On December 15, 2020, the City of Montréal announced that it would be gradually setting up 26 'stations hivernales' or winter stations across 18 boroughs of the city, each of unique to their area.
The project began as a way to encourage local shopping by giving Montrealers spaces equipped with urban furniture and colourful lighting to enjoy during the holiday season. Christmas is done and gone for now, but the spaces in public squares, parks, parking and vacant lots are still up and running (like in Verdun, pictured above) or coming soon.
The first one to catch out attention was this the winter station that's opening in Notre-Dame-de-Grâce, a 360° cyclorama screen showing projections of the Northern Lights, as of late January.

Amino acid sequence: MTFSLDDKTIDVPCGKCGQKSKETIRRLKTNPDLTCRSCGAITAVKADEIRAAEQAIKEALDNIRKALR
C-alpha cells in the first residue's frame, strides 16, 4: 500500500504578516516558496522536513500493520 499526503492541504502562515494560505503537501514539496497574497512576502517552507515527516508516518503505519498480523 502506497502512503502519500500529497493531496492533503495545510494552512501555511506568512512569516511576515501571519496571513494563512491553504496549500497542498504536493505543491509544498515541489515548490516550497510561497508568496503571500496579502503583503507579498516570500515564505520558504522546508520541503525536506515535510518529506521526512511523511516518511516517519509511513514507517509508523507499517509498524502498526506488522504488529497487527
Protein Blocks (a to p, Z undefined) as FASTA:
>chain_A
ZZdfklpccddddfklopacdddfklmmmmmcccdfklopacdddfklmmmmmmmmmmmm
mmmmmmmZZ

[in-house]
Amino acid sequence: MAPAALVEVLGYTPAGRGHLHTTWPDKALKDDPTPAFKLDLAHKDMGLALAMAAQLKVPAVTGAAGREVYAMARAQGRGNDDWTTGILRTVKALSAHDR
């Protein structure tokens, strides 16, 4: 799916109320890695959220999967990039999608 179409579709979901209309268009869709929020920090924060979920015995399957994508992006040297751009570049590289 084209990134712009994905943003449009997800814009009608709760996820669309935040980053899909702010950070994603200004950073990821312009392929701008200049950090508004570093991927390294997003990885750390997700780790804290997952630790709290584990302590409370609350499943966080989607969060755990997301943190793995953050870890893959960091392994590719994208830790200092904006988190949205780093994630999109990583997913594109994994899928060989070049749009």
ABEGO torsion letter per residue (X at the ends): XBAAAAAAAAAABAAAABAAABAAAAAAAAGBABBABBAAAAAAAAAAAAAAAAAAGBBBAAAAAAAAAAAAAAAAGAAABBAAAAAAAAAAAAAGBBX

While there's supposed to be a renewal, extension and expansion of a complete second lockdown in the province of Québec that will be announced by Premier François Legault tomorrow, outdoor spaces like this shouldn't be rendered completely inaccessible within curfew hours.
The project comes from 20 multidisciplinary teams made up of local designers and architects organized by Design Montreal, working in factors like designs that allow for physical distancing and are approved by the regional public health authorities and the city's emergency response committee (health guidelines as well as the maximum capacity are posted at each station).
Even the materials are taken into consideration: "Nearly half of the winter stations feature wood from recently cut down ash trees in Montréal, giving these trees a second life," the project's main page reads.
If you needed evidence of why Montreal is a UNESCO City of Design, this is one way of finding out why.